About the book

If you want to reward the professors for their efforts, please do buy a hardcopy version of book.

Table of contents

Part I: Foundations

  • A gentle start
  • A formal learning model
  • Learning via uniform convergence
  • The bias-complexity trade-off
  • The VC-dimension
  • Non-uniform learnability
  • The runtime of learning

Part II: From Theory to Algorithms

  • Linear predictors
  • Boosting
  • Model selection and validation
  • Convex learning problems
  • Regularization and stability
  • Stochastic gradient descent
  • Support vector machines
  • Kernel methods
  • Multiclass, ranking, and complex prediction problems
  • Decision trees
  • Nearest neighbor
  • Neural networks

Part III: Additional Learning Models

  • Online learning
  • Clustering
  • Dimensionality reduction
  • Generative models
  • Feature selection and generation

Part IV: Advanced Theory

  • Rademacher complexities
  • Covering numbers
  • Proof of the fundamental theorem of learning theory
  • Multiclass learnability
  • Compression bounds
  • PAC-Bayes

Appendices

  • Technical lemmas
  • Measure concentration
  • Linear algebra
ppsr: An R implementation of the Predictive Power Score

ppsr: An R implementation of the Predictive Power Score

Update March, 2021: My R package for the predictive power score (ppsr) is live on CRAN!
Try install.packages("ppsr") in your R terminal to get the latest version.

A few months ago, I wrote about the Predictive Power Score (PPS): a handy metric to quickly explore and quantify the relationships in a dataset.

As a social scientist, I was taught to use a correlation matrix to describe the relationships in a dataset. Yet, in my opinion, the PPS provides three handy advantages:

  1. PPS works for any type of data, also nominal/categorical variables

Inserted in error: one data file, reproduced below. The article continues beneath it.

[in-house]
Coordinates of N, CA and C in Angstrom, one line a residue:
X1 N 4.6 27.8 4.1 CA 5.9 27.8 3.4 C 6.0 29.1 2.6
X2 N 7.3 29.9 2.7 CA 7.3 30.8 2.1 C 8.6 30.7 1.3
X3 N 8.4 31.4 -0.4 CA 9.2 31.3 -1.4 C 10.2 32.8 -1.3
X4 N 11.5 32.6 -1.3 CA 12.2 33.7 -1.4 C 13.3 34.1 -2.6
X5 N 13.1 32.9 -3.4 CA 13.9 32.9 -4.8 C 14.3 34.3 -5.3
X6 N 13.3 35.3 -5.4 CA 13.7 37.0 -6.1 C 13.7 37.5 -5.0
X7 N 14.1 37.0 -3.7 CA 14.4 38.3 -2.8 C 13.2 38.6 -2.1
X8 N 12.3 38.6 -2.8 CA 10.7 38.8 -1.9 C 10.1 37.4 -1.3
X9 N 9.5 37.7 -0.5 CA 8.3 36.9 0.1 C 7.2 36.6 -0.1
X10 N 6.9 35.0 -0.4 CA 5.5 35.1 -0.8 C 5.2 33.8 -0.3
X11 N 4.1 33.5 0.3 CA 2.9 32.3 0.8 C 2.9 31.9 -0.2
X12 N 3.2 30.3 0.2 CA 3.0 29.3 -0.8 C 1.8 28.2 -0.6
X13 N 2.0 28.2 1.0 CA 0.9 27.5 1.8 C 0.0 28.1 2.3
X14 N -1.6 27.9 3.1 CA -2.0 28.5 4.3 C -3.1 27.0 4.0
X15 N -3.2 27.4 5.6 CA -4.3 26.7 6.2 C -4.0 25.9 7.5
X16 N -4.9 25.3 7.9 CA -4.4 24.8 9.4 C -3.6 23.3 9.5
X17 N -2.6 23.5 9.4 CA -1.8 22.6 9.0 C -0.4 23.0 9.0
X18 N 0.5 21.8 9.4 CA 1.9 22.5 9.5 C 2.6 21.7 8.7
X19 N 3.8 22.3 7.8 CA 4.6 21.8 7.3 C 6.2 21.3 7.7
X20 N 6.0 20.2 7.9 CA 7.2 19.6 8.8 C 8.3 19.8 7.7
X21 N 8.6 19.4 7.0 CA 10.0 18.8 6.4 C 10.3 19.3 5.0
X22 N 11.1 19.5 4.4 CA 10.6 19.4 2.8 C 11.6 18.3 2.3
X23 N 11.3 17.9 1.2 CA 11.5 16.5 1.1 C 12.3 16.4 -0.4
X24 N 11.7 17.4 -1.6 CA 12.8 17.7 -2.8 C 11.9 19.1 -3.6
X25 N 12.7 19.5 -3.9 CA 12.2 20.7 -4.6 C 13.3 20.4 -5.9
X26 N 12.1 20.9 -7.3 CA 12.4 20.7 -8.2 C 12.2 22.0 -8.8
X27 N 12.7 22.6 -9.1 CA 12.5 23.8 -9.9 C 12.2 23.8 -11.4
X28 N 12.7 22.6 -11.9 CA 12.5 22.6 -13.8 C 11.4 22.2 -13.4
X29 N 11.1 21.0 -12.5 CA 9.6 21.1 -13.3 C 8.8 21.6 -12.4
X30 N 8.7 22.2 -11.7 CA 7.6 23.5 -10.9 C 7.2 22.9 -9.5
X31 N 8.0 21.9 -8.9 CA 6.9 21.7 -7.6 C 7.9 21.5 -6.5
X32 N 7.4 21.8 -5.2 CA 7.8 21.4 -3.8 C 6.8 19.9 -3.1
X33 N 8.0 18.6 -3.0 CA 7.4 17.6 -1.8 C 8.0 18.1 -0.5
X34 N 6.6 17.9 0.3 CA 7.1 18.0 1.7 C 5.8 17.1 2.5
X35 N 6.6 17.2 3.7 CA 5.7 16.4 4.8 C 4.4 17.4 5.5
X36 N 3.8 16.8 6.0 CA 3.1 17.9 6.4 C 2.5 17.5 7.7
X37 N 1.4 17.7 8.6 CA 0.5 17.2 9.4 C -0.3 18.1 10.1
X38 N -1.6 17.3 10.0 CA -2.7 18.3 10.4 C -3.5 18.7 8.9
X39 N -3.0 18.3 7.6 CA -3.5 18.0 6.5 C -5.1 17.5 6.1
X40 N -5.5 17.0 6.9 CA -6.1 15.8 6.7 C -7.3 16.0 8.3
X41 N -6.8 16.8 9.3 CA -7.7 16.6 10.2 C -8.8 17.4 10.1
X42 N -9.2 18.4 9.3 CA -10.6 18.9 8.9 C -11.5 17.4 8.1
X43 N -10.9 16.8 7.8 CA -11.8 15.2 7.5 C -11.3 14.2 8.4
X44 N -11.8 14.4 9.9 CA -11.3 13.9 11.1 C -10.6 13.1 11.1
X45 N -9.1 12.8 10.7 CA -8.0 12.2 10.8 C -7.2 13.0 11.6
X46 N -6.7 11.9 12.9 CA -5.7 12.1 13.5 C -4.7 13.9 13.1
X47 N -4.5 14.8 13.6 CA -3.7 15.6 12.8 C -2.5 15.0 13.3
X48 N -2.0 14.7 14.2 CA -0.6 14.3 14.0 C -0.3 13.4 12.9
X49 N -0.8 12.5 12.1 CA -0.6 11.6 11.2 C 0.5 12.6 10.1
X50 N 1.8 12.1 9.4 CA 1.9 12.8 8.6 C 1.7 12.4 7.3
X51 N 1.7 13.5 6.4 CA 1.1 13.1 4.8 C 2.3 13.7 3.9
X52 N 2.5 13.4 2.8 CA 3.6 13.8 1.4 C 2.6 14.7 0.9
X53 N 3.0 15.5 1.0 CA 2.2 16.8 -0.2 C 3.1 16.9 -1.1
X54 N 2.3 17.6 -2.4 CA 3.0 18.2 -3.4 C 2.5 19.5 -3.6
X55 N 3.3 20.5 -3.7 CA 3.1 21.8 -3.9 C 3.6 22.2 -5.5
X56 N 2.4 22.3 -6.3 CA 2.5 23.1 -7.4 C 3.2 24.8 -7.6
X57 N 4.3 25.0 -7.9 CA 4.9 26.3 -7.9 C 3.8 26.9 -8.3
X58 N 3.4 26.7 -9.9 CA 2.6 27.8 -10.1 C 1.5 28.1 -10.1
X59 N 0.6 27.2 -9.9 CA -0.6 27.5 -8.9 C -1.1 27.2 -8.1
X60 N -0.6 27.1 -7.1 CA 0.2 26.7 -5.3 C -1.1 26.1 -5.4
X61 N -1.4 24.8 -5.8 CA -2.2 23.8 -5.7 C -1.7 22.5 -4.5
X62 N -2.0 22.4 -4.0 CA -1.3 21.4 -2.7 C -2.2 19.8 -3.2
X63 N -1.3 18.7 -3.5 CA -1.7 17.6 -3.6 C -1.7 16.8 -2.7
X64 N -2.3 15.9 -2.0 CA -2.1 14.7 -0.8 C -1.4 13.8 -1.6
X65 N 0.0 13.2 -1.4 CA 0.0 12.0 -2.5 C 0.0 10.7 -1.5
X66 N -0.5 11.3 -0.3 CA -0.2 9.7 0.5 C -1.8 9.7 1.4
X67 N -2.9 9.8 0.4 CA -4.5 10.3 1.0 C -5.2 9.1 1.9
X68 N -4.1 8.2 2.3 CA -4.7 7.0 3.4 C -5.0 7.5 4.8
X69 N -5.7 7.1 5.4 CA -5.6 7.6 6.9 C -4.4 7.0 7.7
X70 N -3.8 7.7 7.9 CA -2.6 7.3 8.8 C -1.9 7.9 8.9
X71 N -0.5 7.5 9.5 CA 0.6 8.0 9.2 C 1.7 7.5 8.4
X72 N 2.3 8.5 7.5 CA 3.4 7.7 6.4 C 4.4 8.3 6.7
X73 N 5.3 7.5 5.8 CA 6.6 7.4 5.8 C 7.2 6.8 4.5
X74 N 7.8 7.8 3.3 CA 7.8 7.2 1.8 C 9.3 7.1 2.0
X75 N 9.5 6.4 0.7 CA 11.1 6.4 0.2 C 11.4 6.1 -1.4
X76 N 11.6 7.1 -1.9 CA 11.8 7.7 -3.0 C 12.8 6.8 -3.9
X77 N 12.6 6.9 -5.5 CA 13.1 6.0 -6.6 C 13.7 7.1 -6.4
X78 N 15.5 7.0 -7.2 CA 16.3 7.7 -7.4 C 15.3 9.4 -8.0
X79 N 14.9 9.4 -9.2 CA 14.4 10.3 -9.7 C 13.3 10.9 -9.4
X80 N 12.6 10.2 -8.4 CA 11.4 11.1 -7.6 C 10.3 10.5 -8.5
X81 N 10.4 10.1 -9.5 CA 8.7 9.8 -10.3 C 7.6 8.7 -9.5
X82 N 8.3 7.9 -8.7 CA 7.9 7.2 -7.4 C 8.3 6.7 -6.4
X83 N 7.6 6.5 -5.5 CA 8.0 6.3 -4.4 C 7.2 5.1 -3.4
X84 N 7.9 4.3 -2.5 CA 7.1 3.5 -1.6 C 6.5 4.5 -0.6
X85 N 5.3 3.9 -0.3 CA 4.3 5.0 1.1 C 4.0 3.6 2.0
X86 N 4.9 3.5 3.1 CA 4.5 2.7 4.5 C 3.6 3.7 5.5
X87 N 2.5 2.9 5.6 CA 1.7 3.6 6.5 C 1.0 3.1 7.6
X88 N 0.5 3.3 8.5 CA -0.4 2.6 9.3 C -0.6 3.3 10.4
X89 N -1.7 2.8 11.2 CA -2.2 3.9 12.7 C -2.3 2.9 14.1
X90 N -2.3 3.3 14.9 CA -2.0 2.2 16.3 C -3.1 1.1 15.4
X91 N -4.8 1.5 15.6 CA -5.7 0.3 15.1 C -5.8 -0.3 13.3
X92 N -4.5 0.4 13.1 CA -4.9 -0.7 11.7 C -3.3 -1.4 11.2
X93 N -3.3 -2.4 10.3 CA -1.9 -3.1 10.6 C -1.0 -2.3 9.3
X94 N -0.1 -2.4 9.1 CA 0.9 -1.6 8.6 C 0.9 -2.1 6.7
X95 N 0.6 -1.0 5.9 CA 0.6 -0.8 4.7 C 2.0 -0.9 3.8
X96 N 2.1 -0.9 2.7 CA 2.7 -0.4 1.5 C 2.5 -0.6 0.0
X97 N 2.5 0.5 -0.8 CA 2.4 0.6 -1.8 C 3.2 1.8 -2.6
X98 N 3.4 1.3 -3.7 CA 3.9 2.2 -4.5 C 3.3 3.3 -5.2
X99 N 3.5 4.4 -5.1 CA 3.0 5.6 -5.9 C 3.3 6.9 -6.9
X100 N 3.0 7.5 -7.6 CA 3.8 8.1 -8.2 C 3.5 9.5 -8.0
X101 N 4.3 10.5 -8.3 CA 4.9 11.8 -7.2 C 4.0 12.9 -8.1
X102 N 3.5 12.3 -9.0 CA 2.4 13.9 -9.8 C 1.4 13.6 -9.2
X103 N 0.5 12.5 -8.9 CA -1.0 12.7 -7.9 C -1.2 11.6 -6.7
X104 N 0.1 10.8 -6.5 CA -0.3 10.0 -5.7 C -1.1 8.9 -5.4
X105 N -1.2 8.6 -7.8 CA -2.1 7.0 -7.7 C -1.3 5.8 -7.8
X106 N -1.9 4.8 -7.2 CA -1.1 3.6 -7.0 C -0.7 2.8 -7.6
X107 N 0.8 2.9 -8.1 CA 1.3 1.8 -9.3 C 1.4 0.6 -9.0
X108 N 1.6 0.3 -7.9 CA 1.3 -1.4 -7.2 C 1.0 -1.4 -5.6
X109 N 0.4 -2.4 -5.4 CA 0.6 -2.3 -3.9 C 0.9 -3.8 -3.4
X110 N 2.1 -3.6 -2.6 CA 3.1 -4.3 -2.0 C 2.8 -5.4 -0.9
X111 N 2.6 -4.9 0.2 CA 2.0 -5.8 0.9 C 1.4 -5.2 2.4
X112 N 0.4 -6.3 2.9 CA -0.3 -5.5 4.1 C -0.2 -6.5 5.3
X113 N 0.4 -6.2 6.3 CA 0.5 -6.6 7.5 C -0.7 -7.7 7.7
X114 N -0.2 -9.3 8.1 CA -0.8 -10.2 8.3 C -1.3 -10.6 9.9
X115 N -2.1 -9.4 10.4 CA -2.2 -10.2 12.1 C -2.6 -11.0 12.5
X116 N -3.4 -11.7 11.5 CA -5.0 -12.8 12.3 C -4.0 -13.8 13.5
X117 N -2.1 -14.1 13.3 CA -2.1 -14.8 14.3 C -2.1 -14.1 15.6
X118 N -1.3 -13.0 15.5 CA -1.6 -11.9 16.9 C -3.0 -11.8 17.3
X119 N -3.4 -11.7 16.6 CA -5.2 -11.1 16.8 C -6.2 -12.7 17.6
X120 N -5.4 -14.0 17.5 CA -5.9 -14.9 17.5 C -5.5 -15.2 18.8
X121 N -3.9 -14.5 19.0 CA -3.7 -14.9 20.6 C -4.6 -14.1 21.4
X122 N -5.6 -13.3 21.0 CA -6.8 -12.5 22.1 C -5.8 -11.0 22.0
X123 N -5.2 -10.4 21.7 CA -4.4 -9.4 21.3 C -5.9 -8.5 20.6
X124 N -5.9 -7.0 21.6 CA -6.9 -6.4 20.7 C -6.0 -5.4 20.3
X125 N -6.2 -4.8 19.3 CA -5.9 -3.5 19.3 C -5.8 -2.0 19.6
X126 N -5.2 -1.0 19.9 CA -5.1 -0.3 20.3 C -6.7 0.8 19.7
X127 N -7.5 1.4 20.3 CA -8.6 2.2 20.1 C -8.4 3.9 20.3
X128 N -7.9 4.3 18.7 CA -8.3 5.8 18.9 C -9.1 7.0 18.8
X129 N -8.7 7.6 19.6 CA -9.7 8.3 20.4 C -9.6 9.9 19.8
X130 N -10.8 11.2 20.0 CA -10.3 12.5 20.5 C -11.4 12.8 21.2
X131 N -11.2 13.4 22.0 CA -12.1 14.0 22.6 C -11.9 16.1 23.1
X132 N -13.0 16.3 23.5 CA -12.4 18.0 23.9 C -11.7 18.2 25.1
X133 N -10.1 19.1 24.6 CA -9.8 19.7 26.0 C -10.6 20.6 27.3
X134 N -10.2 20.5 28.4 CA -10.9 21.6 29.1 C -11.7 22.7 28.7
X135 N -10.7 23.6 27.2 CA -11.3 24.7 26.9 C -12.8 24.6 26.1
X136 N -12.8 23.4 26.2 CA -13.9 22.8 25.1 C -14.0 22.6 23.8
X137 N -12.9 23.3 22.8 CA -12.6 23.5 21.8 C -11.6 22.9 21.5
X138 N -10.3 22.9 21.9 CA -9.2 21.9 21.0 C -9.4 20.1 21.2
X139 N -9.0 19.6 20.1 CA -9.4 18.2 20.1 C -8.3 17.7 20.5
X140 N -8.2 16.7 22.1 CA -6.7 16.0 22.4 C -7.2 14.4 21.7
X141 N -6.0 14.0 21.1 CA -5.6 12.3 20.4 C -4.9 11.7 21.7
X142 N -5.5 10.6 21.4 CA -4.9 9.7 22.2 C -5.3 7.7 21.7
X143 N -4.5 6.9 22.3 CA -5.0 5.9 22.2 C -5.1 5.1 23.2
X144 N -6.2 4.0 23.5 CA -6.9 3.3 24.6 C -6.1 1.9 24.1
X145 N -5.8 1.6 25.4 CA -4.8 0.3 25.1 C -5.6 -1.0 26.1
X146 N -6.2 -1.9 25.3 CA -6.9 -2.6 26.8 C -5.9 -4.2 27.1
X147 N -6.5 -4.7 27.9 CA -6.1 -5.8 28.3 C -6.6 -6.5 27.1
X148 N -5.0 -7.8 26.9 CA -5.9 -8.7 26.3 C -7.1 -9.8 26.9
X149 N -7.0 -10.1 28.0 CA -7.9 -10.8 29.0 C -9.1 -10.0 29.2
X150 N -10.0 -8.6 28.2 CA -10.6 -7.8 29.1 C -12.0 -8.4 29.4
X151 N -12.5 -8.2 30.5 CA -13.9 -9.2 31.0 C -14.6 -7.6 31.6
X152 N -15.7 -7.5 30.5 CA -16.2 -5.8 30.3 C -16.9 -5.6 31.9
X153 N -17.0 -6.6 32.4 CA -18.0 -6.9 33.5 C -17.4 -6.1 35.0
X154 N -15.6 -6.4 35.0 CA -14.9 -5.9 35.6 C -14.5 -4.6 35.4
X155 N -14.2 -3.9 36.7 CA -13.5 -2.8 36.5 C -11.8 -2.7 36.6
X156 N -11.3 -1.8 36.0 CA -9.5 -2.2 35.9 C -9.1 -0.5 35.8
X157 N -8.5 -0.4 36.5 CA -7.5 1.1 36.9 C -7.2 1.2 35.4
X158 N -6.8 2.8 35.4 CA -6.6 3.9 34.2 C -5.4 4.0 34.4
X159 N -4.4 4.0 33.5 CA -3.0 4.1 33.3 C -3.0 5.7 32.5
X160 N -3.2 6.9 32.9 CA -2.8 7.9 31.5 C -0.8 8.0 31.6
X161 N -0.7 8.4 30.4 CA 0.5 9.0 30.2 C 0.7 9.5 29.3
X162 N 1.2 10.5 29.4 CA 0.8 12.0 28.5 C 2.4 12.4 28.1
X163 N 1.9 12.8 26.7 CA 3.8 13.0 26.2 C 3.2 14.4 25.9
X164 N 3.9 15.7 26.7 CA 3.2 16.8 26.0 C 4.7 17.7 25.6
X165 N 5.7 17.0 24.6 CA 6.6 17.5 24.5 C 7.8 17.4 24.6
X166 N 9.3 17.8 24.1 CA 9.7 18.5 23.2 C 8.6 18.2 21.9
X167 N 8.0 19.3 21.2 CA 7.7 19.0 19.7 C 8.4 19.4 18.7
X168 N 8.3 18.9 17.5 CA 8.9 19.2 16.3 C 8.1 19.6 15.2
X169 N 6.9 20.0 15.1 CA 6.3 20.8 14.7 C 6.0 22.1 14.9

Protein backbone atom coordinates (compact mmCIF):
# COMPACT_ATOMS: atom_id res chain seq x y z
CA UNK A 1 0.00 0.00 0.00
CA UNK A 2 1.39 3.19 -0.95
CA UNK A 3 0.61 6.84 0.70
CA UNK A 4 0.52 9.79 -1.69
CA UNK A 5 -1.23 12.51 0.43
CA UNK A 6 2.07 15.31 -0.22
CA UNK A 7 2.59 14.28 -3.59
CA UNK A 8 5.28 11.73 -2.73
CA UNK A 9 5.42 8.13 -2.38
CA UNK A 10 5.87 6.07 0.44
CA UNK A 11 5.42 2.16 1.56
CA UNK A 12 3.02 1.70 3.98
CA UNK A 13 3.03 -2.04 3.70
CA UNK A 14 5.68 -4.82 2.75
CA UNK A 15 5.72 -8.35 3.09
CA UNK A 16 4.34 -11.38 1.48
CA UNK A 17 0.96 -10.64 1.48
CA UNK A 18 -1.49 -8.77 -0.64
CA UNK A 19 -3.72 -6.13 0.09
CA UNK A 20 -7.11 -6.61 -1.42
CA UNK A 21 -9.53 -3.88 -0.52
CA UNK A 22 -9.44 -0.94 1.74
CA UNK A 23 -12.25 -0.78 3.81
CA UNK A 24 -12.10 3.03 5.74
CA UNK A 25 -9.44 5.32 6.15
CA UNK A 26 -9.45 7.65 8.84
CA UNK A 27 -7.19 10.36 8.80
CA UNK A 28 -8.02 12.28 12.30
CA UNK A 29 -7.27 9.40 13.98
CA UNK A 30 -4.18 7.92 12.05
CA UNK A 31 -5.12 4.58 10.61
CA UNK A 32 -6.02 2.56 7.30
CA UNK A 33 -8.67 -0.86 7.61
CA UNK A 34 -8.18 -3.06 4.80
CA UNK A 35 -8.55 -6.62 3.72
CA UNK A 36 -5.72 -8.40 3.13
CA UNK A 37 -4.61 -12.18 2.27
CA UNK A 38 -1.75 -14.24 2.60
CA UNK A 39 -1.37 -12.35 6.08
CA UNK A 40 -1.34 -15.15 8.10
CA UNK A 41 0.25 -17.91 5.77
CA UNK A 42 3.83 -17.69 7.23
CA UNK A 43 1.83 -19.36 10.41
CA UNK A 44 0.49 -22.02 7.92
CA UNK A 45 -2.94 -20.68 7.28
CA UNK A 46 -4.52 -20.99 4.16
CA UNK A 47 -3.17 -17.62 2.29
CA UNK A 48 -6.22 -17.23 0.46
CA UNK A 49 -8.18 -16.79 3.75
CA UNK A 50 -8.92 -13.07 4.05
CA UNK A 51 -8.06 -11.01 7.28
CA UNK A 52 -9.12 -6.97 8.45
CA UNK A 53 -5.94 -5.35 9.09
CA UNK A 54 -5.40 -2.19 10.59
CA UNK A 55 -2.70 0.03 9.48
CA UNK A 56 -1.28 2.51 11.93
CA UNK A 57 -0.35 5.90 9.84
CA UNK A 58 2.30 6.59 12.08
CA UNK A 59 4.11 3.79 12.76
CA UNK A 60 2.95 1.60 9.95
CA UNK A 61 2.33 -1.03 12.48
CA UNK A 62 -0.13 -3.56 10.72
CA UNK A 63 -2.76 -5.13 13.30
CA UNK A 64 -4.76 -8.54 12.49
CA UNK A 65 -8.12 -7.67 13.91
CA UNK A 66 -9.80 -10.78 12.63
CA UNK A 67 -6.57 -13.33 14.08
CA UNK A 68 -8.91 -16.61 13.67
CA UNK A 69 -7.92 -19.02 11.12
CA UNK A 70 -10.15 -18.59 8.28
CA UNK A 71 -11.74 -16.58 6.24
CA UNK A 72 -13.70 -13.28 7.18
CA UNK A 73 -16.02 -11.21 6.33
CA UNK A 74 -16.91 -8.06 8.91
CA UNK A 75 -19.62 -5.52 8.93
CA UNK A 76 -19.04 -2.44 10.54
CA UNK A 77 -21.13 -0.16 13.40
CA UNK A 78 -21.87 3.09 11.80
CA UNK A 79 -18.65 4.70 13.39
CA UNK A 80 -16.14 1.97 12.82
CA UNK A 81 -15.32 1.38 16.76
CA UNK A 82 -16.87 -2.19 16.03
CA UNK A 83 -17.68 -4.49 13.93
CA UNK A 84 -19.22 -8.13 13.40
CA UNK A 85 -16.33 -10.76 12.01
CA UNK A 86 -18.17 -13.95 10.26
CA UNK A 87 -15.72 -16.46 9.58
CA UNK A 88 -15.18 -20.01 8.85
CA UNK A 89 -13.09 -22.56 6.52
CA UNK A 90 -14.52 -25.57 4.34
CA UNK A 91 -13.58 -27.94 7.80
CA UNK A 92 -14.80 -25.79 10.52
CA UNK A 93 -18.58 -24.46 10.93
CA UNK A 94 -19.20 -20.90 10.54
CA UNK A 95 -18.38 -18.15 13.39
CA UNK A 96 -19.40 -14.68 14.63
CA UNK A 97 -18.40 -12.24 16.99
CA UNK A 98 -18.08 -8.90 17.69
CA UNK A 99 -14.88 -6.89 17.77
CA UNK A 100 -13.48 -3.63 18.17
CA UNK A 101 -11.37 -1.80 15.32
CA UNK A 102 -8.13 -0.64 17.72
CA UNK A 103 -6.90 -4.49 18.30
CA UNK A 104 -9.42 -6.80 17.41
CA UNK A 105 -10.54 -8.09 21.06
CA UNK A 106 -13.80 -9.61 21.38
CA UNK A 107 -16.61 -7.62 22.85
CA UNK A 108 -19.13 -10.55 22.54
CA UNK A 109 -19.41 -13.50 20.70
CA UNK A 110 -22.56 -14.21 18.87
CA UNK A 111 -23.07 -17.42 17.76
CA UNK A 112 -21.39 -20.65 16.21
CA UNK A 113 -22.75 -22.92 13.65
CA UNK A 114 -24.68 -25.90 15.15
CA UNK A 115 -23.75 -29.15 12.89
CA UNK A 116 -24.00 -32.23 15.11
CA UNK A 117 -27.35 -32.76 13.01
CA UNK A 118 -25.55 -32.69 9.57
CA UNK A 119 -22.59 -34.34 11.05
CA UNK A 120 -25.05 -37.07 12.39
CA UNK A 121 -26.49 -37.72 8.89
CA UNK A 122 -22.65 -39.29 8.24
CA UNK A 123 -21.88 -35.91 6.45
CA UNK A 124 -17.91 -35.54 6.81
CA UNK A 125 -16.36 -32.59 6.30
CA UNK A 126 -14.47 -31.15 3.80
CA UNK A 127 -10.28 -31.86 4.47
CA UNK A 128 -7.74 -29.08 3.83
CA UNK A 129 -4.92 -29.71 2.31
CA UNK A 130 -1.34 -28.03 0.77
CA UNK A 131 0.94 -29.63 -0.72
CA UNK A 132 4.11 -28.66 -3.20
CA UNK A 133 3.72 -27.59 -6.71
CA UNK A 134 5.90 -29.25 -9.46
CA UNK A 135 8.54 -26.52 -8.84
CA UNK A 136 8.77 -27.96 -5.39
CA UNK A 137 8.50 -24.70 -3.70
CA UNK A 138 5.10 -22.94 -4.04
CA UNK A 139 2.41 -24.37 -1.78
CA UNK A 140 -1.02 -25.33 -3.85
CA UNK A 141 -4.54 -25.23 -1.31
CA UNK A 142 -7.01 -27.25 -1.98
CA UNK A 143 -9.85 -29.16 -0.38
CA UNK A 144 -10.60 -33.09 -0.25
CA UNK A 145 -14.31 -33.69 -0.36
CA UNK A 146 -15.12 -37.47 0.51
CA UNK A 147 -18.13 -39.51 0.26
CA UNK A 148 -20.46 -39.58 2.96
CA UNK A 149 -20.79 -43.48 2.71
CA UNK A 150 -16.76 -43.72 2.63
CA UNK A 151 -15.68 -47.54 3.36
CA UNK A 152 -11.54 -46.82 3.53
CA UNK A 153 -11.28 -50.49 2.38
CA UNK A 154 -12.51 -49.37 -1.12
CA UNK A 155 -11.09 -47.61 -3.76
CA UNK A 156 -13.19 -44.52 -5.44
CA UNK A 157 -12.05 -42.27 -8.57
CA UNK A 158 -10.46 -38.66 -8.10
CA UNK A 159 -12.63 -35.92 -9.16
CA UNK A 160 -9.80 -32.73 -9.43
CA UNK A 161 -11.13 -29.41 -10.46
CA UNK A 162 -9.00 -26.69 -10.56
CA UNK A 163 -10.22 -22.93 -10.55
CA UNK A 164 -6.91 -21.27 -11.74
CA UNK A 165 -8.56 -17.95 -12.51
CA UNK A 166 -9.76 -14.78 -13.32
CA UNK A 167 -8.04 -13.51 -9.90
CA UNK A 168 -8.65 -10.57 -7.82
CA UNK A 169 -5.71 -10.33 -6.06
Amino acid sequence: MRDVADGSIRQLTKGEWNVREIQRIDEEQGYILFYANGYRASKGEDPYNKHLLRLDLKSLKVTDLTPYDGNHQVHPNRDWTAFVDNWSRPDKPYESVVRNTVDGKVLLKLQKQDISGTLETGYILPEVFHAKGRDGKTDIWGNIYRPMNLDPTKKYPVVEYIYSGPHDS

2. PPS quantifies non-linear relationships between variables
  3. PPS acknowledges the asymmetry of those relationships

Florian Wetschoreck came up with the PPS idea, wrote the original blog, and programmed a Python implementation of it (called ppscore).

Yet, I work mostly in R and I was very keen on incorporating this powertool into my general data science workflow.

So, over the holiday period, I did something I have never done before: I wrote an R package!

It’s called ppsr and you can find the code here on github.

Installation

# You can get the official version from CRAN:
install.packages("ppsr")

## Or you can get the development version from GitHub:
# install.packages('devtools')
# devtools::install_github('https://github.com/paulvanderlaken/ppsr')

Usage

The ppsr package has three main functions that compute PPS:

  • score() – which computes an x-y PPS
  • score_predictors() – which computes X-y PPS
  • score_matrix() – which computes X-Y PPS

Visualizing PPS

Subsequently, there are two main functions that wrap around these computational functions to help you visualize your PPS using ggplot2:

  • visualize_predictors() – producing a barplot of all X-y PPS
  • visualize_matrix() – producing a heatmap of all X-Y PPS
PPS matrix for iris

Note that Species is a nominal/categorical variable, with three character/text options.

A correlation matrix would not be able to show us that the type of iris Species can be predicted extremely well by the petal length and width, and somewhat by the sepal length and width. Yet, particularly sepal width is not easily predicted by the type of species.

Correlation matrix for iris

Exploring mtcars

It takes about 10 seconds to run 121 decision trees with visualize_matrix(mtcars). Yet, the output is much more informative than the correlation matrix:

  • cyl can be much better predicted by mpg than the other way around
  • the classification of vs can be done well using nearly all variables as predictors, except for am
  • yet, it’s hard to predict anything based on the vs classification
  • a cars’ am can’t be predicted at all using these variables
PPS matrix for mtcars

The correlation matrix does provides insights that are not provided by the PPS matrix. Most importantly, the sign and strength of any linear relationship that may exist. For instance, we can deduce that mpg relates strongly negatively with cyl.

Yet, even though half of the matrix does not provide any additional information (due to the symmetry), I still find it hard to derive the most important relations and insights at a first glance.

Moreover, the rows and columns for vs and am are not very informative in this correlation matrix as it contains pearson correlations coefficients by default, whereas vs and am are binary variables. The same can be said for cyl, gear and carb, which contain ordinal categories / integer data, so you can discuss the value of these coefficients depicted here.